You’re at home, at work, or on the street and someone collapses in front of you. They’re not breathing. This person could be a loved one, a coworker, or a complete stranger. Would you know what to do? Are you the type of person who would panic, call 911, stare blankly at the person on the ground, or hope that someone else knew what to do? Or, are you the type of person who knows cardiopulmonary resuscitation (CPR) and can potentially save this person’s life?
If you’re not the latter, then it’s time you considered taking a course in CPR training. According to an article on The Huffington Post titled, Far Too Many People Die After Cardiac Arrest. Here's What You Can Do To Help., the Institute of Medicine said that nearly 400,000 people suffer cardiac arrest in their homes or other non-hospital area, yet it’s estimated that fewer than 6% survive. That’s not just low, that’s alarmingly low. Cardiac arrest is worse than a heart attack. It’s when the heart stops beating abruptly due to its electrical activity being knocked out of rhythm. The University of Michigan’s Dr. Robert W. Neumar, who chairs a heart association emergency care committee, said that cardiac arrest is “the most critically ill state a human being can be in.” He further said that people in the U.S. need to feel obligated to help if someone collapses in front of them.
So, you may ask, why aren’t more people performing CPR? According to the article, the leading causes of people not doing anything are fear, not recognizing when someone is suffering cardiac arrest, lack of CPR training, and concern about whether they will be legally liable. Good Samaritan laws vary from state to state, but most offer some degree of protection and people should keep in mind that they don’t have to be perfect -- they're not medical experts after all -- just provide the basics until trained professionals arrive.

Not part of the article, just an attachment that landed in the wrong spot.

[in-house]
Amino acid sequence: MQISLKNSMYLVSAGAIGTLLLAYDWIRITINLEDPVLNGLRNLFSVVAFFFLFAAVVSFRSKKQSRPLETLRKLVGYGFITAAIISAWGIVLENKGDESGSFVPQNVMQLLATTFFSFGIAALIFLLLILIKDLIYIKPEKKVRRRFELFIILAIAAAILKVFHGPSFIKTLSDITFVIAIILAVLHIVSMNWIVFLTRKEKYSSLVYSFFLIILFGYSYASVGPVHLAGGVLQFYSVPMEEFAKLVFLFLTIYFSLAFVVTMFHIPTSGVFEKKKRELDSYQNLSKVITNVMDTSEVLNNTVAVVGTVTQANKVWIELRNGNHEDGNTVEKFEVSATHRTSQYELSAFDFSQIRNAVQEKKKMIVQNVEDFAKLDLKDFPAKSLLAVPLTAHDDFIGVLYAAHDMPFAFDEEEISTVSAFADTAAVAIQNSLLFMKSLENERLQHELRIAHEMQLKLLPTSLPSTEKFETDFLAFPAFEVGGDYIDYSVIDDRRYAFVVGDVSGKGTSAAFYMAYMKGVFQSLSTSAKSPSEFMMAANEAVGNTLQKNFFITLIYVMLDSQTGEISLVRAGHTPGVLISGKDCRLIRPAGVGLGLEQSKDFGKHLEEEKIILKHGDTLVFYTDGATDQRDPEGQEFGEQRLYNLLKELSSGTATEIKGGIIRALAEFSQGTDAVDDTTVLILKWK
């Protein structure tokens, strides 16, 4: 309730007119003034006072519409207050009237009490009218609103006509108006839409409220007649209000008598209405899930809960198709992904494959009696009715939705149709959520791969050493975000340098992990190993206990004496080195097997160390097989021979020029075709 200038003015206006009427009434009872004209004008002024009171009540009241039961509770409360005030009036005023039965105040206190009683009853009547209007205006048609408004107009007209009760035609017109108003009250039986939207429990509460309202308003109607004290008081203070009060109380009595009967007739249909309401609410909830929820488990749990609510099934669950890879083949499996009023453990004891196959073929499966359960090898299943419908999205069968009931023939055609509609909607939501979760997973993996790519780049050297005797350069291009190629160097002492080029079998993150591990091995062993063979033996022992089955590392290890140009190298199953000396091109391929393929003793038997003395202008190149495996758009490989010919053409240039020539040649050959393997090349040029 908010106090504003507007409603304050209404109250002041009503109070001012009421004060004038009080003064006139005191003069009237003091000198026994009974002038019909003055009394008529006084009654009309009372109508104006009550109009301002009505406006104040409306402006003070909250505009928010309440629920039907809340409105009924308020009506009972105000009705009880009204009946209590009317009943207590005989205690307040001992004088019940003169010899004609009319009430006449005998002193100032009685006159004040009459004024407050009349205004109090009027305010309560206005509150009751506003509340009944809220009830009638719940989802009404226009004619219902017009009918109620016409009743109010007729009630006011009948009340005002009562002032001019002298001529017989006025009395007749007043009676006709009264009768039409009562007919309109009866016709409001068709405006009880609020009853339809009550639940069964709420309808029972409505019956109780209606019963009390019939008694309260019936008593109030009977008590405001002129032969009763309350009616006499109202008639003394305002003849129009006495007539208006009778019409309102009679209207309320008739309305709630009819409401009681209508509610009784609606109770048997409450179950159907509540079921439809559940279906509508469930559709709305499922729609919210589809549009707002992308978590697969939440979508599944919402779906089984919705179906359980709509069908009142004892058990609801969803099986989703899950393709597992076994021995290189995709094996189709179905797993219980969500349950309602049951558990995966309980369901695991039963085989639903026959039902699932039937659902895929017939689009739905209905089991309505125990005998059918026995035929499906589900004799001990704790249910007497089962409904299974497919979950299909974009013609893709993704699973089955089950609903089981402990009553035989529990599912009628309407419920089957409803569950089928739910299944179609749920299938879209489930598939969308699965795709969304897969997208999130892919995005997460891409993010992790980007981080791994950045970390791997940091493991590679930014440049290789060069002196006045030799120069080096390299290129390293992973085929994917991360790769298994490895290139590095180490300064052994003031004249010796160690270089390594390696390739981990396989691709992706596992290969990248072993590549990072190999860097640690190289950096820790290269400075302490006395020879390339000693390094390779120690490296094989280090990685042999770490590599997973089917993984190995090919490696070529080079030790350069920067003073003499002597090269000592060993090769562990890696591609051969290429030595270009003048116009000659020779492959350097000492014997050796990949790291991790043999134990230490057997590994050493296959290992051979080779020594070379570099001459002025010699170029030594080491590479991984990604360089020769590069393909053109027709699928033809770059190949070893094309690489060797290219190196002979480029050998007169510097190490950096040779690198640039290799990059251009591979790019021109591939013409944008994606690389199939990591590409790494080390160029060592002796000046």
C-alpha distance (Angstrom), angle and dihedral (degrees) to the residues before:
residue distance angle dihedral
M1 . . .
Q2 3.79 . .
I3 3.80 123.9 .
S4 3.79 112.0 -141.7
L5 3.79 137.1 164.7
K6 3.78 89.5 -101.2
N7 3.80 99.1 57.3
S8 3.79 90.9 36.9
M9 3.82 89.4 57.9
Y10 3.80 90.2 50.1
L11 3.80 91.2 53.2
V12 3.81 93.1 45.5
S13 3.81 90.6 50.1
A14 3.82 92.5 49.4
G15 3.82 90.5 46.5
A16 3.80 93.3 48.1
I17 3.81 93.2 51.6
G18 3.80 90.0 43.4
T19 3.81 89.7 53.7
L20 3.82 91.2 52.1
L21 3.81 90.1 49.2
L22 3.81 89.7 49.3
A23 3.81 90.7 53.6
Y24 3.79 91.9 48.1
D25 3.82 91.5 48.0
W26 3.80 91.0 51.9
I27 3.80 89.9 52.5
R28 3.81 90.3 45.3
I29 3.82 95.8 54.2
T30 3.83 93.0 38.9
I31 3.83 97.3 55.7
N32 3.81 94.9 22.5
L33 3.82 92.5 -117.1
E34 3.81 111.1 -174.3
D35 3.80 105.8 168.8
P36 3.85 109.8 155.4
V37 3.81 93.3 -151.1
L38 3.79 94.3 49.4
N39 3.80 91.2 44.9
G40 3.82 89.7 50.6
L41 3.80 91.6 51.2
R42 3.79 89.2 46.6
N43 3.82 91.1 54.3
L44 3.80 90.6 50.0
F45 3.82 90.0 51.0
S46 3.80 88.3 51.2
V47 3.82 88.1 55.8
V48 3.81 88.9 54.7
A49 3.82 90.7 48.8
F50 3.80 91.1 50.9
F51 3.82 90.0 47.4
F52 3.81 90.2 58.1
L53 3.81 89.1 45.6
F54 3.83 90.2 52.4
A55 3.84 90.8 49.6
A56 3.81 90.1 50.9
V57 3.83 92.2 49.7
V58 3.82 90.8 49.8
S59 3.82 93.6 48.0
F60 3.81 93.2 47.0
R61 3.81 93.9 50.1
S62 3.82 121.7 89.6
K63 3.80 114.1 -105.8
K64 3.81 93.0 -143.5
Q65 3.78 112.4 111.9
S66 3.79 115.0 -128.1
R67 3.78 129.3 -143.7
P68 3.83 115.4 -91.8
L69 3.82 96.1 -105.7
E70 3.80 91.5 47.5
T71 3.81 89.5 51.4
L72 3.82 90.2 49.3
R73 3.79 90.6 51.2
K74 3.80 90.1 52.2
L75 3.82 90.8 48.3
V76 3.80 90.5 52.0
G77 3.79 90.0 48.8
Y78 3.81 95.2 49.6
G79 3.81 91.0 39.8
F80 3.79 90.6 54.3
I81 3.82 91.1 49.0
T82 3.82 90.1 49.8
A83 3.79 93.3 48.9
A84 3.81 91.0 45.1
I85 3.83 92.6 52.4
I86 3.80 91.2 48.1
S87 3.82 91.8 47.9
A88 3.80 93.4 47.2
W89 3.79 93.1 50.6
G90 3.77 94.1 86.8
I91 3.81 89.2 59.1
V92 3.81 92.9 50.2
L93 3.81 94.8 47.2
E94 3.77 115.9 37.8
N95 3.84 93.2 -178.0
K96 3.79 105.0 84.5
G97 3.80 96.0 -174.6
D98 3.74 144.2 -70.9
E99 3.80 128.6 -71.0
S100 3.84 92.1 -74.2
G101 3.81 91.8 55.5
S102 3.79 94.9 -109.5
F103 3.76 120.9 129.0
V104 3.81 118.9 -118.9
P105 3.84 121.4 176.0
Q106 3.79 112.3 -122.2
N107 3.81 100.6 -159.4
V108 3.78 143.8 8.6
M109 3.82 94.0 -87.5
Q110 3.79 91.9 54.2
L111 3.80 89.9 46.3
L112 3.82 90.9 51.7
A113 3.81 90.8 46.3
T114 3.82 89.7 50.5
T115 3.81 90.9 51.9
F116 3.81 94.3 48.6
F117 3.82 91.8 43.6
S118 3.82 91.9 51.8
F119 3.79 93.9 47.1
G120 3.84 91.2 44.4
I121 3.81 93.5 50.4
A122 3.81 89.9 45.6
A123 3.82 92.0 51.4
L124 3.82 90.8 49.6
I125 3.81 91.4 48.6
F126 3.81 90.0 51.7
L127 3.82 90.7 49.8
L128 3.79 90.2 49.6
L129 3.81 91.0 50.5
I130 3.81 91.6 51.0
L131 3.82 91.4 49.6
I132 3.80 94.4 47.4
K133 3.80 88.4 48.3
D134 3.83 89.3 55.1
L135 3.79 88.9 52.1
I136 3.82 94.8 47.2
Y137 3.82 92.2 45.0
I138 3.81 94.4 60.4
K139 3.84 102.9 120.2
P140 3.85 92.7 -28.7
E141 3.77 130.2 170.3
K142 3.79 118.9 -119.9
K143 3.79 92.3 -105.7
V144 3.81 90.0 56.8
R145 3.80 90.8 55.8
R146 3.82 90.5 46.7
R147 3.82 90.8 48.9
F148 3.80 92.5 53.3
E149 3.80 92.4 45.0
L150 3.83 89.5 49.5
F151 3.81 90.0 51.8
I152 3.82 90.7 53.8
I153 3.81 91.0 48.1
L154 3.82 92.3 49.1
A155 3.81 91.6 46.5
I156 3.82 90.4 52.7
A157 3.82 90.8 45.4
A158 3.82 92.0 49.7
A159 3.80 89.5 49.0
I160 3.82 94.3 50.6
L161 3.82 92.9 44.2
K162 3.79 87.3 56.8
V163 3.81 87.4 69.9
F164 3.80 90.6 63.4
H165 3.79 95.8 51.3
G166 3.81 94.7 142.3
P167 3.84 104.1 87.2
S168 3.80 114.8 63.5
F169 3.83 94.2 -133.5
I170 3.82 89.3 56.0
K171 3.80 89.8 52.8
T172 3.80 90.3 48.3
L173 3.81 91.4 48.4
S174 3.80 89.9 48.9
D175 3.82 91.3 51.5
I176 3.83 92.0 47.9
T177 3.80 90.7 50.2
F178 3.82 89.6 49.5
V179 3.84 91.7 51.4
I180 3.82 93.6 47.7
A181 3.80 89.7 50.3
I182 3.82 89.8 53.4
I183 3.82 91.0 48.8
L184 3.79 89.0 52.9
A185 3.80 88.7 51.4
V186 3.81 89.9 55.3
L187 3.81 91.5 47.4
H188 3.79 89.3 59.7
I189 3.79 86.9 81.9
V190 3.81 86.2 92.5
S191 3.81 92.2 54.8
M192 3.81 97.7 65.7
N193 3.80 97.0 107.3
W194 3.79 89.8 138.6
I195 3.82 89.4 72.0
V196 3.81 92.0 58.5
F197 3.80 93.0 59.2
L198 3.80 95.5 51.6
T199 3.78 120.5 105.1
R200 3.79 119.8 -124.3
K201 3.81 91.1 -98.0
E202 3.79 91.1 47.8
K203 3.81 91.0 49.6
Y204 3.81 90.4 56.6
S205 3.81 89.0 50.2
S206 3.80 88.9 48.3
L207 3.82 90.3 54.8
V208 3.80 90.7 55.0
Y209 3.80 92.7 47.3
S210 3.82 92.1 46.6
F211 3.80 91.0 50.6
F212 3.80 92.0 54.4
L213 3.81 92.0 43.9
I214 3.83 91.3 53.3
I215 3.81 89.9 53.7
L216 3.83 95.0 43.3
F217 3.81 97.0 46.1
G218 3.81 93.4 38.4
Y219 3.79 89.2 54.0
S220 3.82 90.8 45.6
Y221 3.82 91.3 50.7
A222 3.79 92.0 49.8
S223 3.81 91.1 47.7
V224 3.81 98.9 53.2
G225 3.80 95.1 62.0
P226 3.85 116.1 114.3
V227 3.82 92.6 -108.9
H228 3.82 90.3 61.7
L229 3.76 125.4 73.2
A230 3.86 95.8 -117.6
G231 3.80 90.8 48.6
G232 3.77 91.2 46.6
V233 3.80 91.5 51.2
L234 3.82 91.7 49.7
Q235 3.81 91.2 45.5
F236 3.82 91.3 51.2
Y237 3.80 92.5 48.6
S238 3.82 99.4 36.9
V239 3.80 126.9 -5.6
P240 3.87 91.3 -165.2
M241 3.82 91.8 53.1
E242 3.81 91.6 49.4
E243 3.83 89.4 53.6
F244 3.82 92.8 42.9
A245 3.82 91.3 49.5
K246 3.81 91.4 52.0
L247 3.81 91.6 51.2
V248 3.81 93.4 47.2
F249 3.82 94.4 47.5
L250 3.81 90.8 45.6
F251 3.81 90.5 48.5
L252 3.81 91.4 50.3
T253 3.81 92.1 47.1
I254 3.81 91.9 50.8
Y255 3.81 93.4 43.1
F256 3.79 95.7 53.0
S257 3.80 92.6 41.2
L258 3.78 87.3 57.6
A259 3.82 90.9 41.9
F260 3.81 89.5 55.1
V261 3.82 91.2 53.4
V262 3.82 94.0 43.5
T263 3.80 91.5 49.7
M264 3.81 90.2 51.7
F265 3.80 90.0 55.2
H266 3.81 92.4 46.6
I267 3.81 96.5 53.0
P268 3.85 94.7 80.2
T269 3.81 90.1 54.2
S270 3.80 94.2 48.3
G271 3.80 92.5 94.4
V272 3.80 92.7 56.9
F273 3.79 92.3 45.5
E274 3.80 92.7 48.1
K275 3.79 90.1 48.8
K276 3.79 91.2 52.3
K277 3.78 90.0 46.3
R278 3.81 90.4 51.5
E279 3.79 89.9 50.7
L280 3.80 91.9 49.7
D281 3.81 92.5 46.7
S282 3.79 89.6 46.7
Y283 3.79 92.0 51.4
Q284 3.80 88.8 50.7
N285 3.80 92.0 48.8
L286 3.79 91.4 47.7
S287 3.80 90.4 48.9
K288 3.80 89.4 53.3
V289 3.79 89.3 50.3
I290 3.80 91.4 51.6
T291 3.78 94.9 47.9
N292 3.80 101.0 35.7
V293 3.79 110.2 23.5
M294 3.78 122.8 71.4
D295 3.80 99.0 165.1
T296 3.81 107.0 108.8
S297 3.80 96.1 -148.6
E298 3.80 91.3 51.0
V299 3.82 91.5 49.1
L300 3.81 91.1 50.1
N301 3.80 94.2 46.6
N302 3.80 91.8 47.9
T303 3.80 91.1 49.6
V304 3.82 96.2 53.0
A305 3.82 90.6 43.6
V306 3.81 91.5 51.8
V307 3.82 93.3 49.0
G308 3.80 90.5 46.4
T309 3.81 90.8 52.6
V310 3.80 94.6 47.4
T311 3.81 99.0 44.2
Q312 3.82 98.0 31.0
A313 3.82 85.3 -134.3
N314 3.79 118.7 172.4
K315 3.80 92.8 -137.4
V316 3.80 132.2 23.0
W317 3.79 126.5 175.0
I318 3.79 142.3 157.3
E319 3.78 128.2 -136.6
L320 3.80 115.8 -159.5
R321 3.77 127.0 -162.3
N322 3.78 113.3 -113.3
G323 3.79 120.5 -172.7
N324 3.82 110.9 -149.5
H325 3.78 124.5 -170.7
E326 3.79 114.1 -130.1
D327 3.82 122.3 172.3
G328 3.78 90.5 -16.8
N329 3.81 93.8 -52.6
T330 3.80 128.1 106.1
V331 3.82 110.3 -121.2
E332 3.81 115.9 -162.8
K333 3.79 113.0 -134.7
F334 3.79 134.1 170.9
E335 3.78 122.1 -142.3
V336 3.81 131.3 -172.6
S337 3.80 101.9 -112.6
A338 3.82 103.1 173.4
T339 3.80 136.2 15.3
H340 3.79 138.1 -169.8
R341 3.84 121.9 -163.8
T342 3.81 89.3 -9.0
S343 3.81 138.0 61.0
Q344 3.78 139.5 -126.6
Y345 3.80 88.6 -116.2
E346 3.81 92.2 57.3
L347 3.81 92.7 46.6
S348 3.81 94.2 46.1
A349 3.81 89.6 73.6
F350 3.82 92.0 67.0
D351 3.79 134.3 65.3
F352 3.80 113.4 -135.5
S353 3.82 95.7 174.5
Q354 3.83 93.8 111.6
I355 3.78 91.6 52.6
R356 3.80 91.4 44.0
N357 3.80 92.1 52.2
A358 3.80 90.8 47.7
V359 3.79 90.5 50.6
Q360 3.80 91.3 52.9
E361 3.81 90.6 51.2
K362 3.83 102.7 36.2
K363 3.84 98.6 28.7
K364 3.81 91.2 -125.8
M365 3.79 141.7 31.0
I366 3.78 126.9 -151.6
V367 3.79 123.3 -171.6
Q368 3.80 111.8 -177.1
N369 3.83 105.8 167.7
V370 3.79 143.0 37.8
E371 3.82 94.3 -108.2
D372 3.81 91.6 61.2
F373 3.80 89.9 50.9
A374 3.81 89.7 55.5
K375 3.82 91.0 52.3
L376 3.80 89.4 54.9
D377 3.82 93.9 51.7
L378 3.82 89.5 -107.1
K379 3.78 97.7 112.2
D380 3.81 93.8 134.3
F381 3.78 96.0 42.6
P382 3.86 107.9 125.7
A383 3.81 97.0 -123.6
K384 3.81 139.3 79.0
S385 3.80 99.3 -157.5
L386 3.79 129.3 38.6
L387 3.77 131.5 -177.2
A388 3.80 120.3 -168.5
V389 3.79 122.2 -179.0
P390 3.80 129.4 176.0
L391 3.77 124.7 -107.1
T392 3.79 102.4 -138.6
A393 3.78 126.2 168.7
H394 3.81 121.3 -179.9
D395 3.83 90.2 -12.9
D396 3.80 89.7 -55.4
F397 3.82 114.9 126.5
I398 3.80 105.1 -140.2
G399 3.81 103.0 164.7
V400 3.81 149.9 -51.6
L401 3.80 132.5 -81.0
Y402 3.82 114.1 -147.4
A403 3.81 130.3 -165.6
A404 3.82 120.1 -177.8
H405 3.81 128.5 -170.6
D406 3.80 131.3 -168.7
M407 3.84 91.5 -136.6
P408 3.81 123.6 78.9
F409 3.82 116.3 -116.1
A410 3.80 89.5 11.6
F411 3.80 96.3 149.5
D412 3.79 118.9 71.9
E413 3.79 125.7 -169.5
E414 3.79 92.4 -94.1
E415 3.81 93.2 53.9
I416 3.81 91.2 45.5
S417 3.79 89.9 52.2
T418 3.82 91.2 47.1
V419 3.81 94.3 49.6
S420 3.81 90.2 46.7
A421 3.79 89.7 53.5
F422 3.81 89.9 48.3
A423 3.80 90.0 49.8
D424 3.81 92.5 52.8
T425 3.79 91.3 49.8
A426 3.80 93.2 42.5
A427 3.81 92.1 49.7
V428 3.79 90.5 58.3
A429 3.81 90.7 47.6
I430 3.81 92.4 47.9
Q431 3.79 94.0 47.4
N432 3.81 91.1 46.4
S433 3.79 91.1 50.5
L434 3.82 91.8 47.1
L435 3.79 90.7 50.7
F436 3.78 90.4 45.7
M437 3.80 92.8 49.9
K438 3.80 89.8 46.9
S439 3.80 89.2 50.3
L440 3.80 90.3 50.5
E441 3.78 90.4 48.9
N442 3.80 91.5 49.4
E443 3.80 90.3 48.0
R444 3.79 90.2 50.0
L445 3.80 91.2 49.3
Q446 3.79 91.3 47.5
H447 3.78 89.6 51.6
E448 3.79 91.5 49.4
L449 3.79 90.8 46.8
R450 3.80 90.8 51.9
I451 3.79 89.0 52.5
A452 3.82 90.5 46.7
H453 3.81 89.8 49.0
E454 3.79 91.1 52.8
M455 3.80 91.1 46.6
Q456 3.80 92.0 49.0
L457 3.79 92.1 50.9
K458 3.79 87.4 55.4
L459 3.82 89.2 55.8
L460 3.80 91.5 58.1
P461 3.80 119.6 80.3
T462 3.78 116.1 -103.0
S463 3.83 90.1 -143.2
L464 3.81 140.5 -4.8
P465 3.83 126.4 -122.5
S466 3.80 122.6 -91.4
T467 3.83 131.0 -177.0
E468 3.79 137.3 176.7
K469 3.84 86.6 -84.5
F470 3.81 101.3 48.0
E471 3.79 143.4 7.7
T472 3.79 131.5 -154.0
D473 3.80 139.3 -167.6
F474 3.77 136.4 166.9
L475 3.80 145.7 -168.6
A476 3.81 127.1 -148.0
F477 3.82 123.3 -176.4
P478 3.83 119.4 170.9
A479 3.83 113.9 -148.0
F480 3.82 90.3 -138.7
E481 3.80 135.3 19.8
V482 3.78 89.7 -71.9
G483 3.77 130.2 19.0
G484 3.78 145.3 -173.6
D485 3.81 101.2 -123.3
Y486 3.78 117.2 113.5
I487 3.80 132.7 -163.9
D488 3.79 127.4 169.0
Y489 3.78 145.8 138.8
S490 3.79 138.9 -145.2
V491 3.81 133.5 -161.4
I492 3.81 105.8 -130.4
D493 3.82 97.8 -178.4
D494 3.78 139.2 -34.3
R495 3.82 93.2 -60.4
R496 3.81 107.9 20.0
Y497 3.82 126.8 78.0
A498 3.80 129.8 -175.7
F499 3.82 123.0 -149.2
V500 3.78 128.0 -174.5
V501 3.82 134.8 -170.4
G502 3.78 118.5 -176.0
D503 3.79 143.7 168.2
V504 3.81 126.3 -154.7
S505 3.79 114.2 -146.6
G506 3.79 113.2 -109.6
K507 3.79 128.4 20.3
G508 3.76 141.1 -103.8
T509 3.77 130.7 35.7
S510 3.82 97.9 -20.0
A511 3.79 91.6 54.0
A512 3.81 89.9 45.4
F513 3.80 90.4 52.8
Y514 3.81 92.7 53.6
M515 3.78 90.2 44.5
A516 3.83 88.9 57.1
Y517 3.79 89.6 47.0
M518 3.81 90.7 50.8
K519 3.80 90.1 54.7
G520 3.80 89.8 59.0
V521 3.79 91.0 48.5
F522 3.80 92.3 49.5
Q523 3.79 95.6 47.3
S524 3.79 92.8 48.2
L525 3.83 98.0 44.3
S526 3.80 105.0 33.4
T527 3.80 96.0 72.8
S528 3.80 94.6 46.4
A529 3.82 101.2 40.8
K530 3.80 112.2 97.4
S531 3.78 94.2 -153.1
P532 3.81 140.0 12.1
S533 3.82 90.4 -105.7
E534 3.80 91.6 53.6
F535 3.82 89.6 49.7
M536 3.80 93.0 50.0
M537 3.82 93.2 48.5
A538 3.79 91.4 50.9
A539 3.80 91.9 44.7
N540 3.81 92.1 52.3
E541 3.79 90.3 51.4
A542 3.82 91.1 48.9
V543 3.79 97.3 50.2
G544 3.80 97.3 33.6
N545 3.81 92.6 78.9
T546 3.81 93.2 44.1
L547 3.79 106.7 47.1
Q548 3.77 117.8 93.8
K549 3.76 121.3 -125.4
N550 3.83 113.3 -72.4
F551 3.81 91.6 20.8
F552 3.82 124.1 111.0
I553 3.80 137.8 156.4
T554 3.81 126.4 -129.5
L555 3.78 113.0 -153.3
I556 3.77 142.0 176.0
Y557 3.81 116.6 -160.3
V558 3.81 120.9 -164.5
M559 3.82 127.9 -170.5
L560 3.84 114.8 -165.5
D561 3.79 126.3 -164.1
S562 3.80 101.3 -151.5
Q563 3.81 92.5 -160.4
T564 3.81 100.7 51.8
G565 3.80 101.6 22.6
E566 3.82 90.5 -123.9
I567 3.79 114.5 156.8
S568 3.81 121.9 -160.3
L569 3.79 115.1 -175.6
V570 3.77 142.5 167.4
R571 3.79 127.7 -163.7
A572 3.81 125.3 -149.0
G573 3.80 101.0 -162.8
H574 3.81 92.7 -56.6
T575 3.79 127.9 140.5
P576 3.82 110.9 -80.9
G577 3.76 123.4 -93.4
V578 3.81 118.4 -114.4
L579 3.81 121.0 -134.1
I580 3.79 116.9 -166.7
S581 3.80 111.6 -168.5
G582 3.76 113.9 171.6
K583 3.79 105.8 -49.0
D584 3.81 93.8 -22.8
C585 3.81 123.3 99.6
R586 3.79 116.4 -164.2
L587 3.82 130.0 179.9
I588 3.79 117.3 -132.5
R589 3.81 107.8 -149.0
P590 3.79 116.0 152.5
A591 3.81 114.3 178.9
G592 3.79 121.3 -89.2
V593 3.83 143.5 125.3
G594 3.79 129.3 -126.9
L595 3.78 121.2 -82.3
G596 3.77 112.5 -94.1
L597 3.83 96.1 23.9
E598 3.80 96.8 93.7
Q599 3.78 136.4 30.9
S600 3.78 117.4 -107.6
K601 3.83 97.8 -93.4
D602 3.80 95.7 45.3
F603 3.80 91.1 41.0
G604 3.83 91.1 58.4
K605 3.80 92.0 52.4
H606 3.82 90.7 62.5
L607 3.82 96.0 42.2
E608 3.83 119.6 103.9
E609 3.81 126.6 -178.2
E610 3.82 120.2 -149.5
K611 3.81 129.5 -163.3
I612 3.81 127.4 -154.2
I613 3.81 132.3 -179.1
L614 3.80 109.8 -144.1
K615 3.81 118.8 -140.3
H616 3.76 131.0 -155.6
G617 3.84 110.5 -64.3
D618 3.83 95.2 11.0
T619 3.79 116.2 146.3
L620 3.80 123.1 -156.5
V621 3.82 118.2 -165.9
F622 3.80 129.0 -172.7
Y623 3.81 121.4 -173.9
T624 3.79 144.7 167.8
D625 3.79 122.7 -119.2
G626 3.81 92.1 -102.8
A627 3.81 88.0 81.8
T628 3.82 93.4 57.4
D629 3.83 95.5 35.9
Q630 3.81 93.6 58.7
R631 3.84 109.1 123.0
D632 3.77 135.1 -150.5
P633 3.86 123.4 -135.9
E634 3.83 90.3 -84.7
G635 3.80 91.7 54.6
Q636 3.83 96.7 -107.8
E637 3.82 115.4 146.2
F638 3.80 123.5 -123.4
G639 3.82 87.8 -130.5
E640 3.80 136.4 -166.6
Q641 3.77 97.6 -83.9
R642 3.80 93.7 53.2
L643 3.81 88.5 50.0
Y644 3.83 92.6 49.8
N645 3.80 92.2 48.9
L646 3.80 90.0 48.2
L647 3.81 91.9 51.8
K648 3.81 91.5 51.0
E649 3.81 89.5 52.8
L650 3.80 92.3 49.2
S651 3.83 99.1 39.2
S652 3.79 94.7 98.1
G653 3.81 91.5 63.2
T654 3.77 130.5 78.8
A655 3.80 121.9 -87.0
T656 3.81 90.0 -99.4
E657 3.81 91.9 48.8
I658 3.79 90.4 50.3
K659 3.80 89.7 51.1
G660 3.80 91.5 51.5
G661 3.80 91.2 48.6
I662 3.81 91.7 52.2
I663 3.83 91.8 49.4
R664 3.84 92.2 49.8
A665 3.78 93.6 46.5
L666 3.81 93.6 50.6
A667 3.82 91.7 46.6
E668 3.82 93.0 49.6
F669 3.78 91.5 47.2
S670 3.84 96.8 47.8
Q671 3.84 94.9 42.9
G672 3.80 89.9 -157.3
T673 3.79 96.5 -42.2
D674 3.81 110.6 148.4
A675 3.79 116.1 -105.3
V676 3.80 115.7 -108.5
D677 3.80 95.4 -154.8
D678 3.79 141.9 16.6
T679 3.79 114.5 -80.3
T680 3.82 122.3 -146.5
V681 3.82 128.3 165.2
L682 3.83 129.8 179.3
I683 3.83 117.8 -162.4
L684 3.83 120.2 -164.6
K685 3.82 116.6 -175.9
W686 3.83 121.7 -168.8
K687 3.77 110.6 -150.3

Of course, most people would jump at the chance to help a loved one or someone they knew, but what if you saw someone who needed CPR and it wasn’t a loved one. Would you even bother? Just remember that this person is loved by someone and I’m sure if you, or a member of your family, collapsed then you would hope a bystander performed CPR.
Now that the fear and legal concerns are addressed, the next roadblocks to overcome are awareness and training. The Institute of Medicine recommends creating a “culture of action” whereby schools, employers, and governments provide public education on how to recognize when someone is suffering cardiac arrest and then know how to use a portable AED (automated external defibrillator), which are now available in many businesses, and perform CPR. The American Heart Association says that 24 states have legislation that makes CPR training a graduating requirement for high school.
You don’t need to be a hero to save someone’s life. You don’t need to be perfect. And you don’t need to know the individual who needs attention. What you do need to do is get CPR training and jump into action if needed -- it's better than doing nothing at all!